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Thread: Quilting using old clothes

  1. #1
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    Quilting using old clothes

    With the price of fabric and everything else rising it is getting harder and harder to afford fabric for quilts. Although there are lots of beautiful fabrics out there, I would rather put food on the table for my kids.

    I am wondering if anyone makes quilts using old clothes and if you have pictures of these quilts to show. Is there anything in particular you look for when purchasing used clothing for quilting? What do you use for batting?

    I don't have a 'stash' so working from that is not feasible.

  2. #2
    Super Member MistyMarie's Avatar
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    I do use old clothes for my daughter to quilt with, as I don't want to use up a lot of my expensive stash for her to play with. I find cotton shirts at the thrift stores for her to use. Works great!
    MistyMarie

  3. #3
    Super Member ptquilts's Avatar
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    I know a lot of people do. I have not, but I have used an old flannel sheet for batting when I want a thin quilt.

  4. #4
    Senior Member Chester the bunny's Avatar
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    The best fabric finds at thrift stores are homemade wrap around skirts that someone wore once or twice. If you do decide to use clothing, just look and feel to see that it is not really worn otherwise, you are reducing the life of your quilt by a few years
    I have bought many pieces of clothing specifically for quilting. Really the last thing I should do considering the size of my stash.

    Carole

  5. #5
    Super Member MaryMo's Avatar
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    My favorite quilt of all times was the one my great grandmother made using sewing scraps and pieces from my worn out and outgrown dresses and skirts I wore as a child. I treasure that quilt still. I've been thinking about sewing a label on it about all the pieces in it - my great grandmother did not add labels to her quilts.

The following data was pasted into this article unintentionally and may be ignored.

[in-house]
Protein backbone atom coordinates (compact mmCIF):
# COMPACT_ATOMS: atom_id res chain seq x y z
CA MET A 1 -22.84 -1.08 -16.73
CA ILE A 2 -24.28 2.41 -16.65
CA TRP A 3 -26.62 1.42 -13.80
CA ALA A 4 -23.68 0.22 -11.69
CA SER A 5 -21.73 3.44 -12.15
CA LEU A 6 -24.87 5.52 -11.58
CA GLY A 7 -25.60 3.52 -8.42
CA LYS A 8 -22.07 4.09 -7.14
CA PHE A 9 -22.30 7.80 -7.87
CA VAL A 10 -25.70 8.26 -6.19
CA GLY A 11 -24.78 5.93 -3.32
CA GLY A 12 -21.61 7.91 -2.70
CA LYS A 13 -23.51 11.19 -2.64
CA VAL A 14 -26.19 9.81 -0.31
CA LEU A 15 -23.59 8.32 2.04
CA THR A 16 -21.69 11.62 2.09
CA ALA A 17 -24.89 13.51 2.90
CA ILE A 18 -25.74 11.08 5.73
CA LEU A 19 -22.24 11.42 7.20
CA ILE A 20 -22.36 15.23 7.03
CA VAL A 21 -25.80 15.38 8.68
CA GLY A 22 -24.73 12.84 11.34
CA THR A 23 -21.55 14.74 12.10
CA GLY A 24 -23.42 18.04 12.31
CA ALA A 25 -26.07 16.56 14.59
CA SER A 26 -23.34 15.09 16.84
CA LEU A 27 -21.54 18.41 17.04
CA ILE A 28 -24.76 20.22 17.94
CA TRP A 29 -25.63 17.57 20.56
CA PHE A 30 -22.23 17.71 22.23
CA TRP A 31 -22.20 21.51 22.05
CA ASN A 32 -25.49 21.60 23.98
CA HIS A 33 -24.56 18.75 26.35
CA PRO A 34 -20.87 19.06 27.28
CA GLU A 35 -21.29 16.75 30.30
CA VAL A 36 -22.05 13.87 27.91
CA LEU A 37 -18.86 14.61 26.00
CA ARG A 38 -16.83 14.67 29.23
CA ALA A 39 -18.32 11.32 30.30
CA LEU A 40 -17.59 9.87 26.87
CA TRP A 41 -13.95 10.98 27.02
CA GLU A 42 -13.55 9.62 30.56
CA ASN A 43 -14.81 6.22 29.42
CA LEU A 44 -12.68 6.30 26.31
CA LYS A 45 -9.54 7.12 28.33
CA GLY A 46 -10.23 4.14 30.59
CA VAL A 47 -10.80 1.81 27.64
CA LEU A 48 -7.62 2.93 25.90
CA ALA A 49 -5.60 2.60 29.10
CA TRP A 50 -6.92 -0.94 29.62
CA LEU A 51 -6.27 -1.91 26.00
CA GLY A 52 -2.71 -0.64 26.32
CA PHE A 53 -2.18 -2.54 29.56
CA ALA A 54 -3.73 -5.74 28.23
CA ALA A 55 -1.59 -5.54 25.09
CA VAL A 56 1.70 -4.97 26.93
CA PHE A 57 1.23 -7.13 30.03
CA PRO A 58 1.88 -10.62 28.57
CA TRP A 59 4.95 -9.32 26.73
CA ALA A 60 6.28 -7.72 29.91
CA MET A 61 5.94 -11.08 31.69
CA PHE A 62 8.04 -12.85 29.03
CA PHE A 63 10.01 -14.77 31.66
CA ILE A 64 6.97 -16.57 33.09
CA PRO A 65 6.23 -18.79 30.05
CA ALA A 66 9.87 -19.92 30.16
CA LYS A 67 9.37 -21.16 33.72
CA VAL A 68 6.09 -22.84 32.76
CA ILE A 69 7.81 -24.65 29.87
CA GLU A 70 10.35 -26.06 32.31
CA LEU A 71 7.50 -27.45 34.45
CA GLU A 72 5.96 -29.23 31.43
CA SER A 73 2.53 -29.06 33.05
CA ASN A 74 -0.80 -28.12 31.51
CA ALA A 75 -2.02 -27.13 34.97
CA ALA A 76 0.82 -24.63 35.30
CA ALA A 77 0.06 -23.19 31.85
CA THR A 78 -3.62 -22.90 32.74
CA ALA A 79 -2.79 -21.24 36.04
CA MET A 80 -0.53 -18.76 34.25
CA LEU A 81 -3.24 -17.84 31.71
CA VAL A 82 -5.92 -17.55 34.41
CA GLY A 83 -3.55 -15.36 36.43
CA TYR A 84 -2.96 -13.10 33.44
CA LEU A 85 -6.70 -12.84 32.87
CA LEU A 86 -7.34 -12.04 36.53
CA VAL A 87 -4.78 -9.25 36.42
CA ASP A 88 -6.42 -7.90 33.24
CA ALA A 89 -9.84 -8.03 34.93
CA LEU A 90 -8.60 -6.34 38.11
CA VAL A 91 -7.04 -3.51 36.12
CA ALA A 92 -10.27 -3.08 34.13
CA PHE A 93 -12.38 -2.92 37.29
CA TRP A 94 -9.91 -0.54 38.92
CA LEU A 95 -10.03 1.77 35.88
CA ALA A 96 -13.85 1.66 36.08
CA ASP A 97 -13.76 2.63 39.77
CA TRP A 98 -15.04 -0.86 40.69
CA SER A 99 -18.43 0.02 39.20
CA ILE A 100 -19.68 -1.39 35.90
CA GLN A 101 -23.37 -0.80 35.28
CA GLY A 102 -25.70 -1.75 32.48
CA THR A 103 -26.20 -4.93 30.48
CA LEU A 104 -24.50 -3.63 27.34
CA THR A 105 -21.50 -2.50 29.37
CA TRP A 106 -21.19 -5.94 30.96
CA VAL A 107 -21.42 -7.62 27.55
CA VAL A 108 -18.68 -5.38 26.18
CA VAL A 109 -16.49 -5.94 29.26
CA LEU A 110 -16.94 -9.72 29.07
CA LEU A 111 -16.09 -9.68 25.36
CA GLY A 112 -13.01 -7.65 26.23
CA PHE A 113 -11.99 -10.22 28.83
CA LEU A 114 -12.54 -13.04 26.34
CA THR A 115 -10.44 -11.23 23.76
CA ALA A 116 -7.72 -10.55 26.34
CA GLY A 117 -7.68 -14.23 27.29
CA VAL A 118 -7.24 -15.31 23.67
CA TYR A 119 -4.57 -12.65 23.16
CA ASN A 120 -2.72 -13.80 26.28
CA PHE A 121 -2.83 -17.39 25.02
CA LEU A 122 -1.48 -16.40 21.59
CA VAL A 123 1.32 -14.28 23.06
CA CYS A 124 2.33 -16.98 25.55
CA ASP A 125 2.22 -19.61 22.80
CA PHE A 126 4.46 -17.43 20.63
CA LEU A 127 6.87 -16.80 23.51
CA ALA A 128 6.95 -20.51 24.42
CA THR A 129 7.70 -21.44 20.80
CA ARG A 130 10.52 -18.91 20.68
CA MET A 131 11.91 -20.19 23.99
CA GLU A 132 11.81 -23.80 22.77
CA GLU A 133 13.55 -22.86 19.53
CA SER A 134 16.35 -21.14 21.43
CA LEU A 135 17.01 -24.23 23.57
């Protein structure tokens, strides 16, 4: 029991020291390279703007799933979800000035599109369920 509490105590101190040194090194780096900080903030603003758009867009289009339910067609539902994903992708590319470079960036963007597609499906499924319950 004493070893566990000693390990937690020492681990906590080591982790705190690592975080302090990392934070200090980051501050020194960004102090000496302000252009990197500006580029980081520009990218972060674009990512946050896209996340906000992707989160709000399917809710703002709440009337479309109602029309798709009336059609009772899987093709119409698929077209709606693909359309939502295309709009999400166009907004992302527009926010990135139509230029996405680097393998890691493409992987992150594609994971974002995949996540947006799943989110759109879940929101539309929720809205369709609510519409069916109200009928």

Make it a scrappy happy day!

  6. #6
    Senior Member cheaha39's Avatar
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    From our local cleaners, I recently bought 50 unclaimed mens uniform and dress shirts, I think the price was $10.00. After washing and cutting up the shirts, saving the buttons, I have made a pair of very soft twin bed quilts. For batting I used the boys old conforters. I have enough broadcloth and precale fabric for two or three more quilts.
    Watch for bag sales at thrift stores, church rummage sales, etc. You can roll and stuff a lot of items in a walmart bag? I only use cotton or cotton blend, easy care old clothes fabric. Sorry no pictures, camera no work for me.
    With quilters for friends, I will always be warm.

  7. #7
    Super Member MistyMarie's Avatar
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    As for batting - Last year after Christmas, I found rolls of cotton (used for Christmas Villages) for a dollar a piece. I started using these thin cotton rolls (unrolled, I could do easily do a baby quilt with one roll and have left overs for smaller projects) for batting for projects that I didn't want to spend a lot of money on. They worked great!
    MistyMarie

  8. #8
    Power Poster erstan947's Avatar
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    For many quilters clothing is their stash I have in the past used clothing and wouldn't hesitate to at any time. Some reasons are cost of fabric or the item is the perfect color/pattern for what I'm working on. I love scrappy quilts so these items fit in well. Check out http://quiltville.com/ Bonnie has a video on "de boning" a shirt. (scroll down the page for the video)
    Last edited by erstan947; 08-06-2012 at 08:48 AM.

  9. #9
    Senior Member IAmCatOwned's Avatar